Now, this photo identity card was posted next to a busker on Orchard Road. I noticed this busker, not because of the card, but I noted the card because of the busker. I noticed the busker, because she was very bad at what she was supposed to be doing. She was "singing" out of tune, rather loudly. I don't know about you, but I find it annoying to be assaulted by out of tune voices. There is something so inherently awful about such discordant notes, that I find them quite uncomfortable to listen to. My view on it is that no-one should be forced to hear out of tune music, in a public place. It is, in some ways, offensive to hear. So, on hearing her awful voice, I was very interested to note the identity card affixed to her musical apparatus. It told me that someone, somewhere, had actually approved of this awful noise.

Sure enough, when I went home and typed the words: "busker license singapore" into Google, I found that Singapore's National Arts Council has a Busking Scheme. I read with interest, and not a little amazement that they actually hold auditions before handing out busking licenses. The criteria mentioned on the National Arts Council (NAC) website state that the following is required: "i. Competency and skill in performance ii. Expression and confidence in performance iii. Engagement with the audience iv. Innovation and originality". That sounds great on paper, but in reality, what did I experience: an out of tune singer.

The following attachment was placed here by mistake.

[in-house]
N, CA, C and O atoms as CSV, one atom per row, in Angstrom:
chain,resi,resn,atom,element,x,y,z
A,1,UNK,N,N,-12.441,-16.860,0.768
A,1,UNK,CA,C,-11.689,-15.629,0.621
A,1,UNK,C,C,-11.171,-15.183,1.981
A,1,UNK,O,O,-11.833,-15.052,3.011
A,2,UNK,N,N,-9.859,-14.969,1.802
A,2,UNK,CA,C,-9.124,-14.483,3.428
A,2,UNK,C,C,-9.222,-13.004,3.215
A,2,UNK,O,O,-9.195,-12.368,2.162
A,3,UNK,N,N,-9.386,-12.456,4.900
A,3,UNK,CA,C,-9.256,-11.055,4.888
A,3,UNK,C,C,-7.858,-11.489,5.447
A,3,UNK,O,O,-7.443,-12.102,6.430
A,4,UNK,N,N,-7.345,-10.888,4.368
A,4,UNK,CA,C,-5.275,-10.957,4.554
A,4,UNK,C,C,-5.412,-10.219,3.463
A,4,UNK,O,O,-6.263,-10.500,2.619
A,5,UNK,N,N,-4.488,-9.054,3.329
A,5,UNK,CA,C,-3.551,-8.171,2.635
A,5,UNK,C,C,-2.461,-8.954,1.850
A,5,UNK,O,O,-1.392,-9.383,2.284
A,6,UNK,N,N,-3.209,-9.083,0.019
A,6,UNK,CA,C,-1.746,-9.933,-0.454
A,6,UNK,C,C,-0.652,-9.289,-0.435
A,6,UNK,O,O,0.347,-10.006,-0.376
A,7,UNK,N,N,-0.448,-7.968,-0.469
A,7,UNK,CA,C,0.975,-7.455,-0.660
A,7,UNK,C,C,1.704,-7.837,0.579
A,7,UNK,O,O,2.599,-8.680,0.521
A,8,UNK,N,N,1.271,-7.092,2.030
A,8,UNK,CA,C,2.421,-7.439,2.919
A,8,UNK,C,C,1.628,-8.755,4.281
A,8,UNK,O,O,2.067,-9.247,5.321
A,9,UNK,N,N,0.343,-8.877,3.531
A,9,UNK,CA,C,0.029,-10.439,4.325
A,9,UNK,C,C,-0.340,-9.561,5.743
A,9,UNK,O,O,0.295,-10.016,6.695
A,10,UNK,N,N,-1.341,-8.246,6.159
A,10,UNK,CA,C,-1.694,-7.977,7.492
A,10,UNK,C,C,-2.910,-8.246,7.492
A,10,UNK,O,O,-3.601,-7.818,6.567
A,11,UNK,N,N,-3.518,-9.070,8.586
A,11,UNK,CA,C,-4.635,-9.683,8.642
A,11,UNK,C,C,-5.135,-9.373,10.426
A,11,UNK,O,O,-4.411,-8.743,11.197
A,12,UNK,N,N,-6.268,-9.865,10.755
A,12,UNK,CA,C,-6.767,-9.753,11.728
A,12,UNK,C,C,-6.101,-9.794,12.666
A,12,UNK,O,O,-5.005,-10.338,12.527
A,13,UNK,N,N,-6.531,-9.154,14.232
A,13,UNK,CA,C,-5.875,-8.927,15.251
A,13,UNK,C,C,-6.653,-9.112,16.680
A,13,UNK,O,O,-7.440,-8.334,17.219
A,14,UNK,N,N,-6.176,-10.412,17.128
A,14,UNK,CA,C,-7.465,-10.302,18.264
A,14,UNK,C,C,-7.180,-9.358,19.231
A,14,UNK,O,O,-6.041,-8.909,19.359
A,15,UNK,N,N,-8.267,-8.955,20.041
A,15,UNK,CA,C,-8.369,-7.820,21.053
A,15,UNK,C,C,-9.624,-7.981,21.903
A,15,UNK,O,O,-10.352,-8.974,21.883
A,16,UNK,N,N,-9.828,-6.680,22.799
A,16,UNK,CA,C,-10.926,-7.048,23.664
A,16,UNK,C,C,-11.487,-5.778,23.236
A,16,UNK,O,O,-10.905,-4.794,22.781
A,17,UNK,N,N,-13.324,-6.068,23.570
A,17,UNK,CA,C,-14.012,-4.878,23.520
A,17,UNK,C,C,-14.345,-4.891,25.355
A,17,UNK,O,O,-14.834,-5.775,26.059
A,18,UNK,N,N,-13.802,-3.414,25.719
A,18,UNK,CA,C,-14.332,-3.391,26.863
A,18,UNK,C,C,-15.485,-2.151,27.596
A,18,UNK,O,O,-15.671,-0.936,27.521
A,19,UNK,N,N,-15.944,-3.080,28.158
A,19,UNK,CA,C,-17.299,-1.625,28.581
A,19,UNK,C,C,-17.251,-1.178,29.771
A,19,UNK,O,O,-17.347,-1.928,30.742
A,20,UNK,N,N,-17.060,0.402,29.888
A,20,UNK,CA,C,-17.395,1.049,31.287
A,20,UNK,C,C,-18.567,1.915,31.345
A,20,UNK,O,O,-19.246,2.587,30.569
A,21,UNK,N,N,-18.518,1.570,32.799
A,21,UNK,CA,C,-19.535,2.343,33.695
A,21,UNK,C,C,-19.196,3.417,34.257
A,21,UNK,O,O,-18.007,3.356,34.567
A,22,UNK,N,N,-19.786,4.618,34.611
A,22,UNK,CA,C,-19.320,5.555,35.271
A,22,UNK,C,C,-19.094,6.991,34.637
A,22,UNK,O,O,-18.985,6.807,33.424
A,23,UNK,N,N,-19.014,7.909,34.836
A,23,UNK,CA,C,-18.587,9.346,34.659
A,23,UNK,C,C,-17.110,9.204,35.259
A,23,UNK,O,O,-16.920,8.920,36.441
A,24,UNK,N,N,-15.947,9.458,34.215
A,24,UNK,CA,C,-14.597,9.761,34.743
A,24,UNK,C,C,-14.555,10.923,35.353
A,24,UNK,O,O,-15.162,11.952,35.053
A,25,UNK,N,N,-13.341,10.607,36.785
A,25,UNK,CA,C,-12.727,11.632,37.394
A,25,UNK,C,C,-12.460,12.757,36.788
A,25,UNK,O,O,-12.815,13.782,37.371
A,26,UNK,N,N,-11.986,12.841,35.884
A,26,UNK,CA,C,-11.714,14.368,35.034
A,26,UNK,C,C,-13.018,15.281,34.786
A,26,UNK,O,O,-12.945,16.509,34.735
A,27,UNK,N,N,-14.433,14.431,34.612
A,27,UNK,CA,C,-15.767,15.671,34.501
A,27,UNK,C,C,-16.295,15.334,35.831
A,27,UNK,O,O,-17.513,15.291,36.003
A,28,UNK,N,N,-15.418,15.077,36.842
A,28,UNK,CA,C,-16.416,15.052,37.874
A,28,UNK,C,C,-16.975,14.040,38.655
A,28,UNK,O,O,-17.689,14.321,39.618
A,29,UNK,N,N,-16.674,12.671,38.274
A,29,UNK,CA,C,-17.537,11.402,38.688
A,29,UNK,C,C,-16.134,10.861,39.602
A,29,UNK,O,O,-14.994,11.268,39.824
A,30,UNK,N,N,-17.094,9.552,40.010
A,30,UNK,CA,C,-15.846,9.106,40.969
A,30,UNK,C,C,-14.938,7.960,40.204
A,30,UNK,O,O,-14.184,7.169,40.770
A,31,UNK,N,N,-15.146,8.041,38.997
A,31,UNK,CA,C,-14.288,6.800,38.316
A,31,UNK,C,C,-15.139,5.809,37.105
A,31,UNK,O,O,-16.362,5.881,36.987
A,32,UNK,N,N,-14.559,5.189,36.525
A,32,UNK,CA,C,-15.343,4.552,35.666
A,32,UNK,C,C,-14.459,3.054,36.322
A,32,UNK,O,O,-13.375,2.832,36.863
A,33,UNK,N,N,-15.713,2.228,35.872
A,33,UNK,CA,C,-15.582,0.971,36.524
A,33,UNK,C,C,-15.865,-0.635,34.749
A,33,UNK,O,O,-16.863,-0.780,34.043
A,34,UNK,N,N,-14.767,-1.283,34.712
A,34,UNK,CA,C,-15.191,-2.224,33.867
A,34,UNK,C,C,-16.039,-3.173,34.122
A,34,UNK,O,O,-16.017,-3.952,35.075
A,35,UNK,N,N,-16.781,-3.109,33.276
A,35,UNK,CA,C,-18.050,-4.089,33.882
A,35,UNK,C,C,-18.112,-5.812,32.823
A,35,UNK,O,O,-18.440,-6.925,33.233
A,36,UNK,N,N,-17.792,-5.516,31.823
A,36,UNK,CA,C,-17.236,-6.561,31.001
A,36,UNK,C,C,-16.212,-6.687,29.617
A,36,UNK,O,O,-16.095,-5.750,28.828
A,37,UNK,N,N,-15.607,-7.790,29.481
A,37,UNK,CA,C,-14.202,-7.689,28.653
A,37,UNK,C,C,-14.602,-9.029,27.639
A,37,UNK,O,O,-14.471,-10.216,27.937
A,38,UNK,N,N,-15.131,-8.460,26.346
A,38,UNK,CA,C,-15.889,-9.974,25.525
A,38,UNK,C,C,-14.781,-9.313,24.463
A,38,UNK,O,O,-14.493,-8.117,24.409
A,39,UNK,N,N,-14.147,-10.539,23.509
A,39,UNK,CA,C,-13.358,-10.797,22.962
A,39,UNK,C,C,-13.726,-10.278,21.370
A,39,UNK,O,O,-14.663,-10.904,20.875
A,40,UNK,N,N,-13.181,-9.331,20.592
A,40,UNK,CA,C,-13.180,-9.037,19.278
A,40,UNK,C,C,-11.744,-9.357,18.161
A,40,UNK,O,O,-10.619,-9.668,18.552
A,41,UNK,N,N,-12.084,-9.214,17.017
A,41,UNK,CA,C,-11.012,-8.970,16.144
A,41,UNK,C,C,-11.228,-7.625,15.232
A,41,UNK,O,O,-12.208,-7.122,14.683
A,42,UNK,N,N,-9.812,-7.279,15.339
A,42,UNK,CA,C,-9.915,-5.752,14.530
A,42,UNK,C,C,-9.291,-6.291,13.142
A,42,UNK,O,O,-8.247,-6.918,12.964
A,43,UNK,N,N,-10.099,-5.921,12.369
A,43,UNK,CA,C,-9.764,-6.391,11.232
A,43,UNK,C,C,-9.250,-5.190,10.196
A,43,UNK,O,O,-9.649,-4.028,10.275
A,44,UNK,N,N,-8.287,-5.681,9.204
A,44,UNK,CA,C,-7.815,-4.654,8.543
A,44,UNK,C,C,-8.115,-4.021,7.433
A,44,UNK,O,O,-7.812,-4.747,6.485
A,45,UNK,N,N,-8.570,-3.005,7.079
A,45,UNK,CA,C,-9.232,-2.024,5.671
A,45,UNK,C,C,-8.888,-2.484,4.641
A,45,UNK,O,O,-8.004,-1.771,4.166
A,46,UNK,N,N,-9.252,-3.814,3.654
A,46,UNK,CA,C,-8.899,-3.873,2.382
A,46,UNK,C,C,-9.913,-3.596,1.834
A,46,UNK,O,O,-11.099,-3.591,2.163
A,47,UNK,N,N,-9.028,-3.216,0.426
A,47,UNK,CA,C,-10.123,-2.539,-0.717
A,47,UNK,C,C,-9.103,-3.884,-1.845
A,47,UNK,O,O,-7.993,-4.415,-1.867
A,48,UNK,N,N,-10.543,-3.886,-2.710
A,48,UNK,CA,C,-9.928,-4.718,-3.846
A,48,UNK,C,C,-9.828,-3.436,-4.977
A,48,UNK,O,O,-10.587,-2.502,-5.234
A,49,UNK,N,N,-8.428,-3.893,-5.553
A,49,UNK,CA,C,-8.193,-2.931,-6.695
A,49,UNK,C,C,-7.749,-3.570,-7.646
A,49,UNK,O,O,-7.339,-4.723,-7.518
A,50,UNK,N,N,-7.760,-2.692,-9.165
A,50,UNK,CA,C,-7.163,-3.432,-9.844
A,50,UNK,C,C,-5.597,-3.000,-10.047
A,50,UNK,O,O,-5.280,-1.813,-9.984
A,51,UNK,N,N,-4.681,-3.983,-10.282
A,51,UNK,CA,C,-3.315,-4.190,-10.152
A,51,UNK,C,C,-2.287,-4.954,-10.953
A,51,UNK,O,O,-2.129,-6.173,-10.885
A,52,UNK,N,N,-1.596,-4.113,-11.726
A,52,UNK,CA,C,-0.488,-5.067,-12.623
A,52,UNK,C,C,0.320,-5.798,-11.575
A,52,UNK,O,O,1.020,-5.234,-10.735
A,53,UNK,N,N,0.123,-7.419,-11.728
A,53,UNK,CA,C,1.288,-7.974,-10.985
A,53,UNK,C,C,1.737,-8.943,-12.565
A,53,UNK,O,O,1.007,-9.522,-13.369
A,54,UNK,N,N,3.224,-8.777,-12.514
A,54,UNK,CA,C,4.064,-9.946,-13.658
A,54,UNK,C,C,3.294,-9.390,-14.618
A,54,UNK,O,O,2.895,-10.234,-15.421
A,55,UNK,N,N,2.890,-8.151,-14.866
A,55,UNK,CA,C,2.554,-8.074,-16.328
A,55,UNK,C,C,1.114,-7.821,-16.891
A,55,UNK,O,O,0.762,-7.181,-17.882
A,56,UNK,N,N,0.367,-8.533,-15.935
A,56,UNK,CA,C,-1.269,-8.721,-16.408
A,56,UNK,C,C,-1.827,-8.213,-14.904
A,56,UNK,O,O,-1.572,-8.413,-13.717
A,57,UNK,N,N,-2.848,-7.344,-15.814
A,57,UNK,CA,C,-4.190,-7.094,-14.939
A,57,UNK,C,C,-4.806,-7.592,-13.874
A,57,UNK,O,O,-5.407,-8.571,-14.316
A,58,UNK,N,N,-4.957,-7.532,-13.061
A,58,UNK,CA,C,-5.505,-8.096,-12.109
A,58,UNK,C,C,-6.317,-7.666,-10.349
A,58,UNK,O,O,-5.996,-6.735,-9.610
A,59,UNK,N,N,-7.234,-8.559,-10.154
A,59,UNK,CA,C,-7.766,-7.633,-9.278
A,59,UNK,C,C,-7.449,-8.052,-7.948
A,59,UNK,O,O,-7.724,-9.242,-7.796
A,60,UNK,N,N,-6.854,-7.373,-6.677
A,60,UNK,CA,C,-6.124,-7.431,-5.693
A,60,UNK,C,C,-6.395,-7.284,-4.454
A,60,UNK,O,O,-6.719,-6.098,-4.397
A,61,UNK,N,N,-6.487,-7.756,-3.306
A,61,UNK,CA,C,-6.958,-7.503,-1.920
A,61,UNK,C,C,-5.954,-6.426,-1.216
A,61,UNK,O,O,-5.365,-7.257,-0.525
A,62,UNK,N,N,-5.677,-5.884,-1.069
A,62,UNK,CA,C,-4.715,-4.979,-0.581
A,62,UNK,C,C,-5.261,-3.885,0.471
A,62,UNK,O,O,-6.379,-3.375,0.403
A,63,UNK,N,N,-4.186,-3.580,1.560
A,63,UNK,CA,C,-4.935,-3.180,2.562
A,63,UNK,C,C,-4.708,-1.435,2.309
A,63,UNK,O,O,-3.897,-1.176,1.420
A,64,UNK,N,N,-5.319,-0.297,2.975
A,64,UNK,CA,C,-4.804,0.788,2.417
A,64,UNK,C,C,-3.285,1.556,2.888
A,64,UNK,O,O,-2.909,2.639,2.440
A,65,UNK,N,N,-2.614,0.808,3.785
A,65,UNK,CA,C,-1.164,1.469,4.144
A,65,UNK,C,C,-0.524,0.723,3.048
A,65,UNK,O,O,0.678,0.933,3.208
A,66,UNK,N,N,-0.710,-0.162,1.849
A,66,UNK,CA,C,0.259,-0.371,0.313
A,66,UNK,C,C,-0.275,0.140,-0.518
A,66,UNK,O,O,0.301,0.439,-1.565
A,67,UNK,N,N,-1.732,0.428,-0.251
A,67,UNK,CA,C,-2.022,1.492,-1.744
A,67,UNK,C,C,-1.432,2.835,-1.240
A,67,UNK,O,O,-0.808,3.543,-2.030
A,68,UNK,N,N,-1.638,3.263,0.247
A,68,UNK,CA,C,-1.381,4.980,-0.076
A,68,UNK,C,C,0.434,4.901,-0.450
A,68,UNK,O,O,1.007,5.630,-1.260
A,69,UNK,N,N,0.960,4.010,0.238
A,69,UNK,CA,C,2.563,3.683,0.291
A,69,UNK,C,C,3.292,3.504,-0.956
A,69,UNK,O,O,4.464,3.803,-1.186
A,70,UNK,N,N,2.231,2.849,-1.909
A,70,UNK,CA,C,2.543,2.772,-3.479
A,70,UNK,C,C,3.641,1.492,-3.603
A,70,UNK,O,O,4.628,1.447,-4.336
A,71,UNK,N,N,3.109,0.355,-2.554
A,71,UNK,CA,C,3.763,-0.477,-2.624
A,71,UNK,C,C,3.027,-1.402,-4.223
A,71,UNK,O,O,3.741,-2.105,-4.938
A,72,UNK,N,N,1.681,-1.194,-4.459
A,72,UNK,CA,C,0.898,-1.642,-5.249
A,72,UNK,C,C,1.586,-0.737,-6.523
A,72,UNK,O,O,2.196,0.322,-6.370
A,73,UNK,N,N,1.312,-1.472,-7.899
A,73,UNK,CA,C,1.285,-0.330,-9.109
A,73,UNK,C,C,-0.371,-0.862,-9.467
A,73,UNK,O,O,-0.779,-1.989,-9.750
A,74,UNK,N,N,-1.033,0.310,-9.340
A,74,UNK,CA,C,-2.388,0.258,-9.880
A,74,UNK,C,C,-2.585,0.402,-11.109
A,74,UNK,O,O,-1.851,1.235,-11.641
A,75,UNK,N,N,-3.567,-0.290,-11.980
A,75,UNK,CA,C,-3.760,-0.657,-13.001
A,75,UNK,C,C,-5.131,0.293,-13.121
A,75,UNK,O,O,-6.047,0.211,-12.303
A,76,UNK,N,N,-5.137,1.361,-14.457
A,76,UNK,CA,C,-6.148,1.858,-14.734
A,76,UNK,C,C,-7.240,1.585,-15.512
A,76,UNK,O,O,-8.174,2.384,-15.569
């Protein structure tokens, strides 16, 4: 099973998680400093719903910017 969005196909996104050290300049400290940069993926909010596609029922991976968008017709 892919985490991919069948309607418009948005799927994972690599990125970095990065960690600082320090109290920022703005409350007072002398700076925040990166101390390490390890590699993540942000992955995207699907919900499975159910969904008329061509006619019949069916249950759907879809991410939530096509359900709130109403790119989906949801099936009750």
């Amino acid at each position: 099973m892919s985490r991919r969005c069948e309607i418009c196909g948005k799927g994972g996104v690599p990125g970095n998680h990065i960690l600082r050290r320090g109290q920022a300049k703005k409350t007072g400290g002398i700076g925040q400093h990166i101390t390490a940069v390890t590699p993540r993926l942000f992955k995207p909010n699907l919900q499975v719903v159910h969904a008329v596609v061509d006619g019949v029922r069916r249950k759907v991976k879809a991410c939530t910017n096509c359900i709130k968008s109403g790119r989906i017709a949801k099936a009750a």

Clearly, there is a mismatch between the National Arts Council's worthy intention to maintain busking standards and their actual execution of the task. Out of tune buskers with little musical skill are ending up on the streets of Singapore.

Might I suggest that the people who hold the auditions actually have an ear for music? Might I suggest that they actually have a sense for what makes an acceptable performer? I am not saying the standard should be so high that few could pass - for then there would be no buskers on the streets - but that the standard should genuinely exclude those who cannot hold a tune. It grates to hear such poor performers on the streets. Their output mars the day. They should not be allowed to "perform". Maintaining genuine standards would ensure that this did not occur.

I find it ironic, however, that countries which have no restrictions over buskers - such as the UK - have a much higher standard of busker, than Singapore which licenses them. At least, that is what I garner from a lifetime of observations. Perhaps musical talent is not so plentiful here. Whatever the cause, there is a remedy: ensure that standards are maintained, at the NAC auditions, and keep our streets free from the awful, tuneless noise of buskers who don't know what "in tune" means.

(If you would like to learn more of Ainan Celeste Cawley, a scientific child prodigy, aged eight years and seven months, or his gifted brothers, Fintan, five years exactly, and Tiarnan, twenty-eight months, please go to: http://scientific-child-prodigy.blogspot.com/2006/10/scientific-child-prodigy-guide.html I also write of gifted education, IQ, intelligence, the Irish, the Malays, Singapore, College, University, Chemistry, Science, genetics, left-handedness, precocity, child prodigy, child genius, baby genius, adult genius, savant, wunderkind, wonderkind, genio, гений ребенок prodigy, genie, μεγαλοφυία θαύμα παιδιών, bambino, kind.